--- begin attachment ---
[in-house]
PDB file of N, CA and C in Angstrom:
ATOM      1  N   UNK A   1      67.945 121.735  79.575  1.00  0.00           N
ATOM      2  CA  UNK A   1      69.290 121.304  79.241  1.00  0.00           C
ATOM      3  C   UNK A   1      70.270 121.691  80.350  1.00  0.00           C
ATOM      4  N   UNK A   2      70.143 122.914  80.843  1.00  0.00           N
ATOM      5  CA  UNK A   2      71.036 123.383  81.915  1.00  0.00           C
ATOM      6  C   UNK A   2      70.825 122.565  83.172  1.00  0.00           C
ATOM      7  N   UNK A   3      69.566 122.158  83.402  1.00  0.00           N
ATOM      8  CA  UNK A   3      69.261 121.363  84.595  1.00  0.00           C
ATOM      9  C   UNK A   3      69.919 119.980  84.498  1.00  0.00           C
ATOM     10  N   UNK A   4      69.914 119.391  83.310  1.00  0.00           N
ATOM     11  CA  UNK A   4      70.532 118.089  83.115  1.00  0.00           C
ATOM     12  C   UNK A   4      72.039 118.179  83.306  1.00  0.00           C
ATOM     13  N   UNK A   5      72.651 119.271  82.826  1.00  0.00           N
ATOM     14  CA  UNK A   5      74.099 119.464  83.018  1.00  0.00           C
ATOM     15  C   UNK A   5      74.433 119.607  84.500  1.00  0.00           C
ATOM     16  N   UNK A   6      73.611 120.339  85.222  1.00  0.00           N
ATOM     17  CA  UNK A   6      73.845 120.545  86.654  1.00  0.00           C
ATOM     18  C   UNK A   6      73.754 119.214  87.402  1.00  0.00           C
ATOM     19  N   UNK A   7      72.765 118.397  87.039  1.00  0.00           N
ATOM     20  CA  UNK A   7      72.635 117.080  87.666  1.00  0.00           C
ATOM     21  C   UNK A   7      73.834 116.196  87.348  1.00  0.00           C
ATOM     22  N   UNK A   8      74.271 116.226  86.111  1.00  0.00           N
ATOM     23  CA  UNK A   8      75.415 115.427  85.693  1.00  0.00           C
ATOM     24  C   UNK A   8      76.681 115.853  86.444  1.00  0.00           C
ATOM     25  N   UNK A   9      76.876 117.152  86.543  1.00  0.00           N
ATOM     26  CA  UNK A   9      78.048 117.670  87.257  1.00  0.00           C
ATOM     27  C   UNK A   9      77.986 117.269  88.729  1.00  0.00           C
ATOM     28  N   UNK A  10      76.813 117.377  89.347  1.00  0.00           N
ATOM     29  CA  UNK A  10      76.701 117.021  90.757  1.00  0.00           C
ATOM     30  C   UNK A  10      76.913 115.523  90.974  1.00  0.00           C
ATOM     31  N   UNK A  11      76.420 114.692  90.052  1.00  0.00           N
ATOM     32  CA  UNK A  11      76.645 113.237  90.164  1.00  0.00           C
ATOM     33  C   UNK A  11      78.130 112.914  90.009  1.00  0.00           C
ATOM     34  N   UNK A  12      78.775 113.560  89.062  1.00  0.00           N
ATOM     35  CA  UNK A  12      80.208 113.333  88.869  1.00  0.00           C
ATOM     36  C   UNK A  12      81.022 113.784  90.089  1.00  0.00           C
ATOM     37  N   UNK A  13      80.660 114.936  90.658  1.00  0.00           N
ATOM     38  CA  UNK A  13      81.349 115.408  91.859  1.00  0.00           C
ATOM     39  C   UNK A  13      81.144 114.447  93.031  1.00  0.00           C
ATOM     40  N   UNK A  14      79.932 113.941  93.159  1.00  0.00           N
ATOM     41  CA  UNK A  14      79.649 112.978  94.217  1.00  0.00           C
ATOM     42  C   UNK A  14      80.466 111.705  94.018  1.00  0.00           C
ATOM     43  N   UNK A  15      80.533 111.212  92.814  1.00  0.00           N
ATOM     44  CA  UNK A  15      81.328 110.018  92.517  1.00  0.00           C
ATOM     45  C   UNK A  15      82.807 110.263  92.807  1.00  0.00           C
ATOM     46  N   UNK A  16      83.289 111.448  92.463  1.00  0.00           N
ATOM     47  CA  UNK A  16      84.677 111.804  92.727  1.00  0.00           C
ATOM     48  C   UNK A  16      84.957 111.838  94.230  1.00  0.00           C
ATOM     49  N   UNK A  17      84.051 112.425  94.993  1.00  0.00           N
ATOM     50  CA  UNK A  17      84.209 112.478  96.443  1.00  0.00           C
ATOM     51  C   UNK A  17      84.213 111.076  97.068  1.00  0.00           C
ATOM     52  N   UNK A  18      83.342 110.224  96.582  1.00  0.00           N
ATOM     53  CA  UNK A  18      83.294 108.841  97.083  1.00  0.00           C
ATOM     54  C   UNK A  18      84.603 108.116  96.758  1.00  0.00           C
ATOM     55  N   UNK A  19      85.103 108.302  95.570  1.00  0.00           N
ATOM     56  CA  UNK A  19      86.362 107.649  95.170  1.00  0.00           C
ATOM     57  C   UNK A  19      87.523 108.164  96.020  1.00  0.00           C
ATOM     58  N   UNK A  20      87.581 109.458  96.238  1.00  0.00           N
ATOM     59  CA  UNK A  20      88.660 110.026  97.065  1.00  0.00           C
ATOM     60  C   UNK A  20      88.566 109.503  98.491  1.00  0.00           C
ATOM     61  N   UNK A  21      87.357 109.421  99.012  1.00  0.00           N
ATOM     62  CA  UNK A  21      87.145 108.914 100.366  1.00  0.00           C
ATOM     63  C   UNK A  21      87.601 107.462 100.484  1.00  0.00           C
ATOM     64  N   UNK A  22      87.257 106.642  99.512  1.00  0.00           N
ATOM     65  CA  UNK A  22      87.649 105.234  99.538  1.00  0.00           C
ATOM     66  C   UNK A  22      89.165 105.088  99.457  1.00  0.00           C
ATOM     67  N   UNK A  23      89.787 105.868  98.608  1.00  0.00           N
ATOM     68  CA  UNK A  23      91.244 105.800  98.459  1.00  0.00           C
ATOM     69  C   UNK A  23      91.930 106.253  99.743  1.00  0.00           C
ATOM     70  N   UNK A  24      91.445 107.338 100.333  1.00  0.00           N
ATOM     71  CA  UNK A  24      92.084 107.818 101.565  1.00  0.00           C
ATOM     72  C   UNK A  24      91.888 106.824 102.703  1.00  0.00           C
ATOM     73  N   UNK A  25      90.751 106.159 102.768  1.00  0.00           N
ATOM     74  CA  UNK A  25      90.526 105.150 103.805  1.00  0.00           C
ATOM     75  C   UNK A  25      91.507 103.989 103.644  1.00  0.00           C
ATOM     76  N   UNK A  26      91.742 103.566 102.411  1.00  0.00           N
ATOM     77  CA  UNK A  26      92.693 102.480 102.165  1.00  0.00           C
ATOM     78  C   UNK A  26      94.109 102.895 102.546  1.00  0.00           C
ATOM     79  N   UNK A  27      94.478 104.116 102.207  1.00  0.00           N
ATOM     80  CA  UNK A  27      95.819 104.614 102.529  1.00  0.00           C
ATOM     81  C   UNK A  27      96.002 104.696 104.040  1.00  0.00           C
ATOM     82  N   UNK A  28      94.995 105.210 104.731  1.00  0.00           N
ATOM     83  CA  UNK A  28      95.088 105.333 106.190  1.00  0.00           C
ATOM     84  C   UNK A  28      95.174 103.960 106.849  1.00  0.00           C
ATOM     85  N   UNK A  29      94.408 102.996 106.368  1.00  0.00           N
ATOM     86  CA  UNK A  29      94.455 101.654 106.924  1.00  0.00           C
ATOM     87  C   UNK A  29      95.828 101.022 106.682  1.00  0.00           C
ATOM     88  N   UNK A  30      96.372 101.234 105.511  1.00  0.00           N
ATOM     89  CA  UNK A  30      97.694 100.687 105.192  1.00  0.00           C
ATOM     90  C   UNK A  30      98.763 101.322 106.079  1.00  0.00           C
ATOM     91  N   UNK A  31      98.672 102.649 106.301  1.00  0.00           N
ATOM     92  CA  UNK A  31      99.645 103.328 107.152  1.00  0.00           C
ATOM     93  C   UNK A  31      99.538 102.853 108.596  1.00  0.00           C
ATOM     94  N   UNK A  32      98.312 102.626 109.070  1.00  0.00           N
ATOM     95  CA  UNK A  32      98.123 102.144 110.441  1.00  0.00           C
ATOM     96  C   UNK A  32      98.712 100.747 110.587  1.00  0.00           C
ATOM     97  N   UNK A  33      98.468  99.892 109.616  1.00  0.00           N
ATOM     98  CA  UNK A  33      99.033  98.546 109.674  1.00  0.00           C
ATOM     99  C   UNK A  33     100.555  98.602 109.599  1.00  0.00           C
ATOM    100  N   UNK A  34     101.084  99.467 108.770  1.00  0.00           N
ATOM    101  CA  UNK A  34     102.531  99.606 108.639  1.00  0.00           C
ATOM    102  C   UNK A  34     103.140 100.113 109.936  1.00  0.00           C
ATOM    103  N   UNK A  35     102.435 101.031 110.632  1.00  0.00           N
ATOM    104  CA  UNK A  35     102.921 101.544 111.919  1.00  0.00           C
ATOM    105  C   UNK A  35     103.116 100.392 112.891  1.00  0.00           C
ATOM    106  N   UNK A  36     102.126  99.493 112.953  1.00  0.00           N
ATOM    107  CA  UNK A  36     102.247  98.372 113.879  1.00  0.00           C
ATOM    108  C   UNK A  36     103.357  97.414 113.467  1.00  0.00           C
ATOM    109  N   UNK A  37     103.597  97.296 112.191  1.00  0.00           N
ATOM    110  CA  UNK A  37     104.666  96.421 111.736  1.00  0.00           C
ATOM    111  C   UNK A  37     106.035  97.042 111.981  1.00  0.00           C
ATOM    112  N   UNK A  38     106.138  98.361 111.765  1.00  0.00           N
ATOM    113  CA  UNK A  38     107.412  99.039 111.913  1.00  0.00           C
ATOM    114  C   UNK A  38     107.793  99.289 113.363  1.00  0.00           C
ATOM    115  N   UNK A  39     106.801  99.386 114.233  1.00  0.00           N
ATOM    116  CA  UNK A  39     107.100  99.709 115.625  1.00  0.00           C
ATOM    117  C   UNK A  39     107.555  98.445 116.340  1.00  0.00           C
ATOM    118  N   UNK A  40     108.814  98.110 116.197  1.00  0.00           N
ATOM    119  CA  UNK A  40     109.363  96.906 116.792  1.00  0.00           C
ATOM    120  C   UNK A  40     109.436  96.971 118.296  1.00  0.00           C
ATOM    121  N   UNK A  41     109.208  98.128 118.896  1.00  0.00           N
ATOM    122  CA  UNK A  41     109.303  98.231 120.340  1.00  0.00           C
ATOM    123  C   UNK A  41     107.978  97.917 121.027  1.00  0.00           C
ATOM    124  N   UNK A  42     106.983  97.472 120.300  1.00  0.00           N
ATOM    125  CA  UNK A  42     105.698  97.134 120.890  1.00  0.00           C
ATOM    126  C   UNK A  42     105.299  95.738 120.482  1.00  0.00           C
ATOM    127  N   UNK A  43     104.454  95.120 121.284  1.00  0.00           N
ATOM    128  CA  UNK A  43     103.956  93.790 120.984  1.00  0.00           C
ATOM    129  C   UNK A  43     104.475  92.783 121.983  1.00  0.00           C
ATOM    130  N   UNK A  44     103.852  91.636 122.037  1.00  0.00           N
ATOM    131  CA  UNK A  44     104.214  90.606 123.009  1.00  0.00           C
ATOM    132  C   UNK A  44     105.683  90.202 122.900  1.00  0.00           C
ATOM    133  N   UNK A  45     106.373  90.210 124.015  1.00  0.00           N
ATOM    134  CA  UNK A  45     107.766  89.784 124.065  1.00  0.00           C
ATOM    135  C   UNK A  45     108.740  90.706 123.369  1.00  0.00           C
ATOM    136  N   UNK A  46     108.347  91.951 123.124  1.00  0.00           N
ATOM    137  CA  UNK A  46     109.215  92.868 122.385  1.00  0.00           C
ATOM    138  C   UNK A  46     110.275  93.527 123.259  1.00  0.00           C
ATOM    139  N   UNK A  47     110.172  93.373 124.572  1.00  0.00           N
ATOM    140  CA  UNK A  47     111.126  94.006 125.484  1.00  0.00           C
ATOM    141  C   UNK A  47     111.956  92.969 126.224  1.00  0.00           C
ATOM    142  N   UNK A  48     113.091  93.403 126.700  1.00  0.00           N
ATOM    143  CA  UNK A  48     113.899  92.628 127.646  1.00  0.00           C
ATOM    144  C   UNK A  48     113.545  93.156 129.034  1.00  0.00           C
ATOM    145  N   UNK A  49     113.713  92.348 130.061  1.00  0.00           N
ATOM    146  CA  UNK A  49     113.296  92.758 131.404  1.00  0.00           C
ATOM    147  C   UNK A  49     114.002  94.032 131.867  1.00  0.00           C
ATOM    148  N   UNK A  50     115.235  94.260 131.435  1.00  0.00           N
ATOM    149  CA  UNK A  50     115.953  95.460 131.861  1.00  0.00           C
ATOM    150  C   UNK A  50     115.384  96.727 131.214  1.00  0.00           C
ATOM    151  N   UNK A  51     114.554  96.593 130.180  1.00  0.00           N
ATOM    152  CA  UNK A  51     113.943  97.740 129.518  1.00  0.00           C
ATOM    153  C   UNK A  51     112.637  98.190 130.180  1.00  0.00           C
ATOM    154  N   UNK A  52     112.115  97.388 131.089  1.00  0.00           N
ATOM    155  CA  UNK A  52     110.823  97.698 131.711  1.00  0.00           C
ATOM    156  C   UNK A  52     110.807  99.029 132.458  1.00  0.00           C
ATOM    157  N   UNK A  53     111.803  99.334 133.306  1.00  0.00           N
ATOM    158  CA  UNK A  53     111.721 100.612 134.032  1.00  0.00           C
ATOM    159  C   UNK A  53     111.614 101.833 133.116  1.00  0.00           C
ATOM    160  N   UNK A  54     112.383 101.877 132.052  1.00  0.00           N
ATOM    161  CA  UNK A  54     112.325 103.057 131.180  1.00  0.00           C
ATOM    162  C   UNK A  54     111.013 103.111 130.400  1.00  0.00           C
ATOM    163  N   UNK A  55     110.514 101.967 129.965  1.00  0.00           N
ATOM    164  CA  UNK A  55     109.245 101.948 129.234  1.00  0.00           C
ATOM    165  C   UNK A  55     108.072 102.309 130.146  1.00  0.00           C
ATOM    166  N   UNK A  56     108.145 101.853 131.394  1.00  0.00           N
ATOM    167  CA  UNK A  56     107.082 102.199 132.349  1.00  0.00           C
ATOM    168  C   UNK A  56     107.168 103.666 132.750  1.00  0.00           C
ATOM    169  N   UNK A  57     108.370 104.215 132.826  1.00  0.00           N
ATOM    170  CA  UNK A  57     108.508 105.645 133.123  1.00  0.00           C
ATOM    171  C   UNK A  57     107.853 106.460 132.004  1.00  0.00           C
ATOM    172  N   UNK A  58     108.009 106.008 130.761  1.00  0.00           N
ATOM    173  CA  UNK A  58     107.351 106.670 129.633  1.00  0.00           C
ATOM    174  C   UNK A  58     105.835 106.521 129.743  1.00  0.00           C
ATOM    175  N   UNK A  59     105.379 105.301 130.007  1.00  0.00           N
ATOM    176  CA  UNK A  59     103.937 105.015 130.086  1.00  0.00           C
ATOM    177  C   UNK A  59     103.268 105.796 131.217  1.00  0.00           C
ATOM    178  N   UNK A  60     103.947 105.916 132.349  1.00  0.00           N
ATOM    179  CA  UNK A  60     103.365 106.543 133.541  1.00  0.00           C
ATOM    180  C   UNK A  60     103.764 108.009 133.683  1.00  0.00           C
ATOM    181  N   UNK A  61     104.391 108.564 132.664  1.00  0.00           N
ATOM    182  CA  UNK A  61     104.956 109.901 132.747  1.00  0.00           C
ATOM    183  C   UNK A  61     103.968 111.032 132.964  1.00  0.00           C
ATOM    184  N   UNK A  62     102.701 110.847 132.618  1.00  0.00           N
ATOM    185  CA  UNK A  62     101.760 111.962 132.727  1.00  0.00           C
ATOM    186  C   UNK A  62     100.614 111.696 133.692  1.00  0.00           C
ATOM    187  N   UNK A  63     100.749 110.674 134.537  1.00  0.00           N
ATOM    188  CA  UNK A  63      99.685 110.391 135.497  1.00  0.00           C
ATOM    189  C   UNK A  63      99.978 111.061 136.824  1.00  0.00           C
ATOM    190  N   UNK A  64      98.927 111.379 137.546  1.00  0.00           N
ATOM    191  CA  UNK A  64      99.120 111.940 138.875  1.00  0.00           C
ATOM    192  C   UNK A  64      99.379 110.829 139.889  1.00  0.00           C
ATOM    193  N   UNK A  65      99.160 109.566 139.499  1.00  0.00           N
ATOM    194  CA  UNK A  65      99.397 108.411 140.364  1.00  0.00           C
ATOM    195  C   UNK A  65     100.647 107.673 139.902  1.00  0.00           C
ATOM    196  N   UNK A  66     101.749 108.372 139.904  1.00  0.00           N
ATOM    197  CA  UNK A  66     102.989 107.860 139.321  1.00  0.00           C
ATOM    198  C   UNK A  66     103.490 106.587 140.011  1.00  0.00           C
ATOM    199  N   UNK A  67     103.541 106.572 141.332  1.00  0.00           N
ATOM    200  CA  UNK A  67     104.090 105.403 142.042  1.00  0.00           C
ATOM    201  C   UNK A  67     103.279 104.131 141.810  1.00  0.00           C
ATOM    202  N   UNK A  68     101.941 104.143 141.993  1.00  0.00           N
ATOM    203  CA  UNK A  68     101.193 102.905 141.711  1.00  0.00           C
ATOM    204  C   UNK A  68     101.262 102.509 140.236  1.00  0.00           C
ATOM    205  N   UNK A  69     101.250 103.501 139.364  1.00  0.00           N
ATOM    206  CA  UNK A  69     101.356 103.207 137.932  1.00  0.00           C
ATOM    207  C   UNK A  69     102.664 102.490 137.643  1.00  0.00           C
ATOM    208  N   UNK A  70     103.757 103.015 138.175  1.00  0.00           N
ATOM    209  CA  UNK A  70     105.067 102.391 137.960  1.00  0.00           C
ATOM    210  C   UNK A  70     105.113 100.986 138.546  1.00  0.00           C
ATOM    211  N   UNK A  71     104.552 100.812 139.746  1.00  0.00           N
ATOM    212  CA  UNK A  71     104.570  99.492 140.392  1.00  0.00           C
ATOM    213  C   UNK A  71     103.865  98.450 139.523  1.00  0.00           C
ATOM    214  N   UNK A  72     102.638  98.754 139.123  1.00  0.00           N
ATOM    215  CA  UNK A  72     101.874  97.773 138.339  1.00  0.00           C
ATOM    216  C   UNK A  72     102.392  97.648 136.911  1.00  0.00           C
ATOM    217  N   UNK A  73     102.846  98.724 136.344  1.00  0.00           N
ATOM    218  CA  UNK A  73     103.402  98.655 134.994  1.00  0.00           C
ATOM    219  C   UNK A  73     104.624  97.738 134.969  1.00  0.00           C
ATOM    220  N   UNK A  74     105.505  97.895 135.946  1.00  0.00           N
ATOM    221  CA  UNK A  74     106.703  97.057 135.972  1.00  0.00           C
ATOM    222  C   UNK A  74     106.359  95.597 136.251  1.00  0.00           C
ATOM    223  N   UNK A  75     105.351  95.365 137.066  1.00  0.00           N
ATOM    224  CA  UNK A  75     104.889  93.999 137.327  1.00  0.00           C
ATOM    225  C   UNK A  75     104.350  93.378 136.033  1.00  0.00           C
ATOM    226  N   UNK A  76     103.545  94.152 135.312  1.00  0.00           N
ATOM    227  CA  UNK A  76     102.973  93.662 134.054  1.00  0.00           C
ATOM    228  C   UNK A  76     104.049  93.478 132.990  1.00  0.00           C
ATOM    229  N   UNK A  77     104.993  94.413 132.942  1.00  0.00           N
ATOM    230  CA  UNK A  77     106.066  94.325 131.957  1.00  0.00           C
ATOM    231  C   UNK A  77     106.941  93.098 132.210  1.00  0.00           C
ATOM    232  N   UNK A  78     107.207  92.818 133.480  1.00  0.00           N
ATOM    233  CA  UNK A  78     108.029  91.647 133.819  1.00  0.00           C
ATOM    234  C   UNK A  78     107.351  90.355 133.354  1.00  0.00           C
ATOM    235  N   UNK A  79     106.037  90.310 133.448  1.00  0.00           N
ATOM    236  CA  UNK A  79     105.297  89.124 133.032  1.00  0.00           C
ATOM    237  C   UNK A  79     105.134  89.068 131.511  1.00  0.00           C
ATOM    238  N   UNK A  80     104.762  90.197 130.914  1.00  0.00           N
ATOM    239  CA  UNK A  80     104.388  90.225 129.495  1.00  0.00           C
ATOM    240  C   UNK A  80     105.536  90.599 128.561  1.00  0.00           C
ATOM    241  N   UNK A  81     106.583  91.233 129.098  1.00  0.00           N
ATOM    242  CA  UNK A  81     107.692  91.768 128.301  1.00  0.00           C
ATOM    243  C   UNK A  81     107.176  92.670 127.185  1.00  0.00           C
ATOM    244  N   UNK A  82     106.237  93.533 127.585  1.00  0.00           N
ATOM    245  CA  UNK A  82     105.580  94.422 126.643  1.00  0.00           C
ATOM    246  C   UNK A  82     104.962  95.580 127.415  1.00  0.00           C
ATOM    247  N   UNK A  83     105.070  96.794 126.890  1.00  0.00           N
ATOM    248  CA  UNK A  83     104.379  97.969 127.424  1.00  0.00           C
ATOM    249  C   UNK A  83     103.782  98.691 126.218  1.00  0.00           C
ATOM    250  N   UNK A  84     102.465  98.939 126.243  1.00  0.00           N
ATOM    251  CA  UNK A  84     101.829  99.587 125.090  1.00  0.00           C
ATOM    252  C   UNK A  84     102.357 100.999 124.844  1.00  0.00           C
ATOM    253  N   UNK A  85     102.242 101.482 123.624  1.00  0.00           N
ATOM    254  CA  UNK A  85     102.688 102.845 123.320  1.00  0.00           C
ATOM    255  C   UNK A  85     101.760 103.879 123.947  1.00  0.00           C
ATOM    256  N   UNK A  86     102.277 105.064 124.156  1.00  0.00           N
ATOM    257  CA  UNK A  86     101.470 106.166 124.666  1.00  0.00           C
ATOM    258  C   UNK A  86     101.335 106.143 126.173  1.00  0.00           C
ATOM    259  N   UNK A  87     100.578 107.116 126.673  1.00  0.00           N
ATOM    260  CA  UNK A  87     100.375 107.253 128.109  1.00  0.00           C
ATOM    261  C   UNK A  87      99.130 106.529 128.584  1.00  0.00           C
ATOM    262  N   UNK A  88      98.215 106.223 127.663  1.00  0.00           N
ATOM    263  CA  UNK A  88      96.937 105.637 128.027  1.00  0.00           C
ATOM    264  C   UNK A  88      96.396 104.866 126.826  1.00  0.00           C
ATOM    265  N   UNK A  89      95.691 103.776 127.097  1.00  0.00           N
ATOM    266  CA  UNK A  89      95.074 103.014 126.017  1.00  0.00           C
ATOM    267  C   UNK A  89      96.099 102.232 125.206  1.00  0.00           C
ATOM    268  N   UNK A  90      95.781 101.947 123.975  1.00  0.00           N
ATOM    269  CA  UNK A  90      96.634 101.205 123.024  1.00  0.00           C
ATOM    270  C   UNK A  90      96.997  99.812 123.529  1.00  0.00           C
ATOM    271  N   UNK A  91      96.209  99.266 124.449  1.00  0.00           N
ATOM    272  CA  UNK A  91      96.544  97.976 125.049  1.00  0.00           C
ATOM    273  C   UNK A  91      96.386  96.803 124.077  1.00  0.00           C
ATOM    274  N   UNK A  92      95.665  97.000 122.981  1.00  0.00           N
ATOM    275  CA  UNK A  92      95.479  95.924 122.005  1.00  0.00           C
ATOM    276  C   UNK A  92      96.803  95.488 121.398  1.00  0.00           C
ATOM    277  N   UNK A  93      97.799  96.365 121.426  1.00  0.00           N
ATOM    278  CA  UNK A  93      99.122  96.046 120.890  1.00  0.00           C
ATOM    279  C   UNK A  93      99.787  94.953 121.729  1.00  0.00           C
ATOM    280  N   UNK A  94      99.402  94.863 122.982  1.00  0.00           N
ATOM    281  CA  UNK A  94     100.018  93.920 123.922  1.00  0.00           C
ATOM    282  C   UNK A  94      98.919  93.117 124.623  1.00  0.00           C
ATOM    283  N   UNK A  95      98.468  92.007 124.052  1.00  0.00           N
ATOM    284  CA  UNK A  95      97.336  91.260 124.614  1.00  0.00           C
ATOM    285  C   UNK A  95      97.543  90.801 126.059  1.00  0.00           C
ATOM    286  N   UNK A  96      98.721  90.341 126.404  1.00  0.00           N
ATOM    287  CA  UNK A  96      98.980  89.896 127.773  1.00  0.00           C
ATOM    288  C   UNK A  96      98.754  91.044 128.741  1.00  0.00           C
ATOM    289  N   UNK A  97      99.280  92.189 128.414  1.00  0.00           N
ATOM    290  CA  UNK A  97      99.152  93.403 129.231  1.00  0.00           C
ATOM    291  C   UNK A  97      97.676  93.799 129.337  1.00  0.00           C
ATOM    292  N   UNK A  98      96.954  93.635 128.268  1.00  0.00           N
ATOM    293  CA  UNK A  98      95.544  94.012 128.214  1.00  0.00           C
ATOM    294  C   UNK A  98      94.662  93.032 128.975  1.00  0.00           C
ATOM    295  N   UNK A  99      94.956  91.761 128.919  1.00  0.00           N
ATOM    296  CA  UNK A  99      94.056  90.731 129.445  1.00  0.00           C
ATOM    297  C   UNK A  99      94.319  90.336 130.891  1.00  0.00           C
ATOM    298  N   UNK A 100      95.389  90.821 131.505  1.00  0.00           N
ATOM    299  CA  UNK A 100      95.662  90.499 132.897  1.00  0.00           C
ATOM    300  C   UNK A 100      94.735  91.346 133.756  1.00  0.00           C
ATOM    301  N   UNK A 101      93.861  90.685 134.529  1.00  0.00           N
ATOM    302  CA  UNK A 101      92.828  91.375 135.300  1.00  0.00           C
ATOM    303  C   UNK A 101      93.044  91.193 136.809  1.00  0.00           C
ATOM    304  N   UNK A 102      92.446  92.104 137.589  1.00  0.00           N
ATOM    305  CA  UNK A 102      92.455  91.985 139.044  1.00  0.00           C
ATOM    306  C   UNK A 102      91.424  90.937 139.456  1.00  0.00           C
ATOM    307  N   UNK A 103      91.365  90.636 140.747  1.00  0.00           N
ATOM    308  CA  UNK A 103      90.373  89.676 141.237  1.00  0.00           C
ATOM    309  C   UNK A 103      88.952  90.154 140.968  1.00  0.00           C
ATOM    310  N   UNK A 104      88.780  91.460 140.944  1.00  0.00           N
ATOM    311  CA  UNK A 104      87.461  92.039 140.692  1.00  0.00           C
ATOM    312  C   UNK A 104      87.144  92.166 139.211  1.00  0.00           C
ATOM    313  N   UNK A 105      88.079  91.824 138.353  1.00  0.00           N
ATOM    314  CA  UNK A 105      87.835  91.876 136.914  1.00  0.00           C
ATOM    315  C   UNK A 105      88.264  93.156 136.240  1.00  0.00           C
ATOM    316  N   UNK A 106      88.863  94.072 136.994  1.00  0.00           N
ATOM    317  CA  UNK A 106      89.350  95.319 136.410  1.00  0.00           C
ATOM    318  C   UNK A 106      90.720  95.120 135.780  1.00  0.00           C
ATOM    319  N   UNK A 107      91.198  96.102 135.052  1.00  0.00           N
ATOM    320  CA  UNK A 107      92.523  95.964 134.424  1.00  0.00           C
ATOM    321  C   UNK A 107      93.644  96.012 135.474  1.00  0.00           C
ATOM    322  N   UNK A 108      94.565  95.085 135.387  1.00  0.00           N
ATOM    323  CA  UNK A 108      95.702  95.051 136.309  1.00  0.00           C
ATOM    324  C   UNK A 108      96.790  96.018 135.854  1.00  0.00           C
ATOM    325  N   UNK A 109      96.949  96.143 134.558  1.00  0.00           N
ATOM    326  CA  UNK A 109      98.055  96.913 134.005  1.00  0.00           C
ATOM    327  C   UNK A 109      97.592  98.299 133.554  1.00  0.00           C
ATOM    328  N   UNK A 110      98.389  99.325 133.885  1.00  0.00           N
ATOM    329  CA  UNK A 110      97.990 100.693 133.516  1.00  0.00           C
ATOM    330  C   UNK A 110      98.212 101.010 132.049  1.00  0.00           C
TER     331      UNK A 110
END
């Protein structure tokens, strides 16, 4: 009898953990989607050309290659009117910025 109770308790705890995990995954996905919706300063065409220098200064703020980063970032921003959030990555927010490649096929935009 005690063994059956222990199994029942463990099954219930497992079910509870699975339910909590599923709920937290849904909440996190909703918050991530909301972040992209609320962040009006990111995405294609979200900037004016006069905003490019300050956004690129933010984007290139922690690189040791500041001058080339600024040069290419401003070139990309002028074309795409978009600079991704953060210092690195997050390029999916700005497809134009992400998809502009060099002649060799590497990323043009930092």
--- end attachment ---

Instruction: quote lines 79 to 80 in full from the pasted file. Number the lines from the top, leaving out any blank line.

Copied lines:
ATOM     77  CA  UNK A  26      92.693 102.480 102.165  1.00  0.00           C
ATOM     78  C   UNK A  26      94.109 102.895 102.546  1.00  0.00           C